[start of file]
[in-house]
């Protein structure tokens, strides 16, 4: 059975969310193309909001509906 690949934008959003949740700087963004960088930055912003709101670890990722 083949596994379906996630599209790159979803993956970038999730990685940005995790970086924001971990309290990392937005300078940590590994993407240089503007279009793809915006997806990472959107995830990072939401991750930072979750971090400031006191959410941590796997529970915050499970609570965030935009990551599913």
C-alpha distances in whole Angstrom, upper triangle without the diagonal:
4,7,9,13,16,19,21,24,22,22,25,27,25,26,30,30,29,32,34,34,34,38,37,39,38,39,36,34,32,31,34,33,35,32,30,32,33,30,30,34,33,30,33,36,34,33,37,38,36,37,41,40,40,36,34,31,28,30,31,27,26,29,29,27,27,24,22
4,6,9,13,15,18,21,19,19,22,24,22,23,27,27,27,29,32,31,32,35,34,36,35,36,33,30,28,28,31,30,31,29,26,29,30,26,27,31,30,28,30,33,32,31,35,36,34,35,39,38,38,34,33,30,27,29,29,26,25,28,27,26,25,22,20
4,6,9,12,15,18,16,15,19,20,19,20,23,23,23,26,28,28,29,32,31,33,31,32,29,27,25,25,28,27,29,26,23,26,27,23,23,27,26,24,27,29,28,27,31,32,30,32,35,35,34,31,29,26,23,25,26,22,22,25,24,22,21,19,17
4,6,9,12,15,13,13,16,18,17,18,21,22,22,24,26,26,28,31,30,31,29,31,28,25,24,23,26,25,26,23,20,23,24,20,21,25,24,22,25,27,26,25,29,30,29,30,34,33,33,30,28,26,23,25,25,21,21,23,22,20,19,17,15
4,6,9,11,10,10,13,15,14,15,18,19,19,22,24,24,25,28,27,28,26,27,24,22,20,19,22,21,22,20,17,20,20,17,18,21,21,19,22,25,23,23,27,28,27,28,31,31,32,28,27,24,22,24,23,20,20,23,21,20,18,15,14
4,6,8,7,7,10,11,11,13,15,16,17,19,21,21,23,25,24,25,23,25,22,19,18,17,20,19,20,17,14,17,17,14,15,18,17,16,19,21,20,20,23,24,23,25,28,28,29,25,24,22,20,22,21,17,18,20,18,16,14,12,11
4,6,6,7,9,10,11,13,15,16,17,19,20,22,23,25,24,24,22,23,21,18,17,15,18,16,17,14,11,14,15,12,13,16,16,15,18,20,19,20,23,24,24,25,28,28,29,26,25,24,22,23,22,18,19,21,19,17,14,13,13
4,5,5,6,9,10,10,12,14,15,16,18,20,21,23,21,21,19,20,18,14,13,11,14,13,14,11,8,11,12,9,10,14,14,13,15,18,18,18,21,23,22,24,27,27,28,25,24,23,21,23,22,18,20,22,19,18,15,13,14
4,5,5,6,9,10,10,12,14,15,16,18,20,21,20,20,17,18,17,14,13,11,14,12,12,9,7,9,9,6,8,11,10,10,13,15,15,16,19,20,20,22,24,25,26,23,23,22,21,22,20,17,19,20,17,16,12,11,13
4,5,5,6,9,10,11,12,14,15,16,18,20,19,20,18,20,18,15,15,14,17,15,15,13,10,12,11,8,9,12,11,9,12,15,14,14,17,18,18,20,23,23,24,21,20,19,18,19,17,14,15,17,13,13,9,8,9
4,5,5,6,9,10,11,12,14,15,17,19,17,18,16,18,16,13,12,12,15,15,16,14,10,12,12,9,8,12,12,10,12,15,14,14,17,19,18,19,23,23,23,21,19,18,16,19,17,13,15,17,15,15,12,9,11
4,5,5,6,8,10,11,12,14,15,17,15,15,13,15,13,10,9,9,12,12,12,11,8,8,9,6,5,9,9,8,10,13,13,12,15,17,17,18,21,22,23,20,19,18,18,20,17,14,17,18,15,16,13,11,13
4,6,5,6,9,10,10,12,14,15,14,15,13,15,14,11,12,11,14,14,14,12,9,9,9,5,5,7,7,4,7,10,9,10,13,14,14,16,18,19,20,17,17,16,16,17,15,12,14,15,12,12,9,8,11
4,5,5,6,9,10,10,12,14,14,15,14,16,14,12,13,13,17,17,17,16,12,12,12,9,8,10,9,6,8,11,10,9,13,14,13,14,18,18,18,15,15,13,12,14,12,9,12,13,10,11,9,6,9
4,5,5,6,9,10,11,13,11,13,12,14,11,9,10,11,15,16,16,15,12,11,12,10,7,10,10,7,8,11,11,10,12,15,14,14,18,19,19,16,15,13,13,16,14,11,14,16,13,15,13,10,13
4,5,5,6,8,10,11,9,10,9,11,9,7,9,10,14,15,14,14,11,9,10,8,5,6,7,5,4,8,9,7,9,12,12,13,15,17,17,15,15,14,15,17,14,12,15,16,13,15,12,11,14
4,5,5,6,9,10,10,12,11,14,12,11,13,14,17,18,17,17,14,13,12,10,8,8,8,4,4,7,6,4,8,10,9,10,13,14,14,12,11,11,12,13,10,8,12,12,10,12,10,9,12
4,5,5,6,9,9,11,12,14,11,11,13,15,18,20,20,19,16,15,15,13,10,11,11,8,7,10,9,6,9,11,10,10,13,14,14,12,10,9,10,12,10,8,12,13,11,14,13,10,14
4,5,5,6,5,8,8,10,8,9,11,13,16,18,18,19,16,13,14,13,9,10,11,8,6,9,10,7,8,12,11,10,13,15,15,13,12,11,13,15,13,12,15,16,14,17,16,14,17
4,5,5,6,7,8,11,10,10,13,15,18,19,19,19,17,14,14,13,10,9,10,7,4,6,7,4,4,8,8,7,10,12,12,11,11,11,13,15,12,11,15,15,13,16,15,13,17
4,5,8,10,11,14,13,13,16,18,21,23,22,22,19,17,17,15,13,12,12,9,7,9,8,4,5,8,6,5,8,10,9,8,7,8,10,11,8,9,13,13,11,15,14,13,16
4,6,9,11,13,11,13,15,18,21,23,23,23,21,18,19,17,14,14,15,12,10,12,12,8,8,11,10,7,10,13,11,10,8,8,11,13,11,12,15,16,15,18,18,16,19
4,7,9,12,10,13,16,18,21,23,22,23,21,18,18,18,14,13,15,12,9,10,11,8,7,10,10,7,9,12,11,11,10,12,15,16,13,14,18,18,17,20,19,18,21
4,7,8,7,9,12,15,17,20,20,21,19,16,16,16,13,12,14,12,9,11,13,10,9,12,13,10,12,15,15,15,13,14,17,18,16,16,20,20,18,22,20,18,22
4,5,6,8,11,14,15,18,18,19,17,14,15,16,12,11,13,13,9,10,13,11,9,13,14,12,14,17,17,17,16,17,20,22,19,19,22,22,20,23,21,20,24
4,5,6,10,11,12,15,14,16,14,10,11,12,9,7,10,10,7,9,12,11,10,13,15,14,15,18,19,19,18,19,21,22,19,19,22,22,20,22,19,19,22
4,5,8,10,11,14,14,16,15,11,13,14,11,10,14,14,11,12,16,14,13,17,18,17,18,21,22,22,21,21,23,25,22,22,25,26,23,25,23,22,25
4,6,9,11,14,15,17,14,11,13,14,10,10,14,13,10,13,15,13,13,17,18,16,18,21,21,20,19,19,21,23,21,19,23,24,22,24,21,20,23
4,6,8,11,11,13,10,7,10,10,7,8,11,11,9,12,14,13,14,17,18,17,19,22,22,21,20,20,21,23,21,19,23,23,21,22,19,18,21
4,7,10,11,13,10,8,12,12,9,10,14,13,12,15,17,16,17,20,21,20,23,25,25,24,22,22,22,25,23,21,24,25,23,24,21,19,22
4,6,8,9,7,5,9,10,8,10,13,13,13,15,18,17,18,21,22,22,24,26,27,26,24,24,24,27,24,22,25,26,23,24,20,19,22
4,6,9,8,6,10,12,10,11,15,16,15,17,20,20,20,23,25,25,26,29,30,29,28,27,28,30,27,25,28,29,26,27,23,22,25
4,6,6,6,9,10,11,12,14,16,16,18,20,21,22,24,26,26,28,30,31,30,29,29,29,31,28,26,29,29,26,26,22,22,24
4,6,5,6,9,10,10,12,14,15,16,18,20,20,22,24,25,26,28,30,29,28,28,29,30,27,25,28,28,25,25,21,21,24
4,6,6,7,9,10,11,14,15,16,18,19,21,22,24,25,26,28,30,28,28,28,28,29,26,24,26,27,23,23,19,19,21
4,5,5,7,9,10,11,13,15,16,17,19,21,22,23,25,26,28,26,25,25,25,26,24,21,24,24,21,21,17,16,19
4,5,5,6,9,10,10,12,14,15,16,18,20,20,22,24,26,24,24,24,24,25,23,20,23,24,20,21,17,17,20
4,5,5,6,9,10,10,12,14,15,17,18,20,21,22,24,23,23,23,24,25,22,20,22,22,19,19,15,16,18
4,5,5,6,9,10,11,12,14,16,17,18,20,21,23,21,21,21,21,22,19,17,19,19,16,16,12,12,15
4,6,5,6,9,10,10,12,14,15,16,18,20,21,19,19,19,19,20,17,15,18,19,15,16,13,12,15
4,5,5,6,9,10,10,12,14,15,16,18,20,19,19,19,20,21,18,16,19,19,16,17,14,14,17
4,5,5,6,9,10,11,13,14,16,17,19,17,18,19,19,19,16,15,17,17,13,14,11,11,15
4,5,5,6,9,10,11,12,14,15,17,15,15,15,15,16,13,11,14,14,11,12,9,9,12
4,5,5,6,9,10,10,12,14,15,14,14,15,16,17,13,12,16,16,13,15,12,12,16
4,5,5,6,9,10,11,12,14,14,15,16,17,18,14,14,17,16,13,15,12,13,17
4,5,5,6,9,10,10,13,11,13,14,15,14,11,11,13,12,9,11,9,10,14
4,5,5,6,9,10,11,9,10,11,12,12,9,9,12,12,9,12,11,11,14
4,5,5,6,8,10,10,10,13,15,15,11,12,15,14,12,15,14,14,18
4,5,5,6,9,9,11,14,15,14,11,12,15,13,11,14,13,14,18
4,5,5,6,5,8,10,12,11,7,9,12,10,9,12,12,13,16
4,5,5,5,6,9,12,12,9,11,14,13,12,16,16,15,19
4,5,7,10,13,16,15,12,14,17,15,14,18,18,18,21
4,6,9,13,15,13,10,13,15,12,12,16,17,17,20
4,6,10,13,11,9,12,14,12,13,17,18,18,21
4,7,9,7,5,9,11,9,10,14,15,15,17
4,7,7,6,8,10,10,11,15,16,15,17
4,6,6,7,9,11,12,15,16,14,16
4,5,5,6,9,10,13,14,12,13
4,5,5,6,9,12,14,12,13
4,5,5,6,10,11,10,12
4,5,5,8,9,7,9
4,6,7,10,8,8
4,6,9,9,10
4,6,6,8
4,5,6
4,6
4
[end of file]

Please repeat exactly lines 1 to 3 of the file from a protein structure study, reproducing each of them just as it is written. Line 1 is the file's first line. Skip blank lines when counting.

[in-house]
């Protein structure tokens, strides 16, 4: 059975969310193309909001509906 690949934008959003949740700087963004960088930055912003709101670890990722 083949596994379906996630599209790159979803993956970038999730990685940005995790970086924001971990309290990392937005300078940590590994993407240089503007279009793809915006997806990472959107995830990072939401991750930072979750971090400031006191959410941590796997529970915050499970609570965030935009990551599913």
C-alpha distances in whole Angstrom, upper triangle without the diagonal: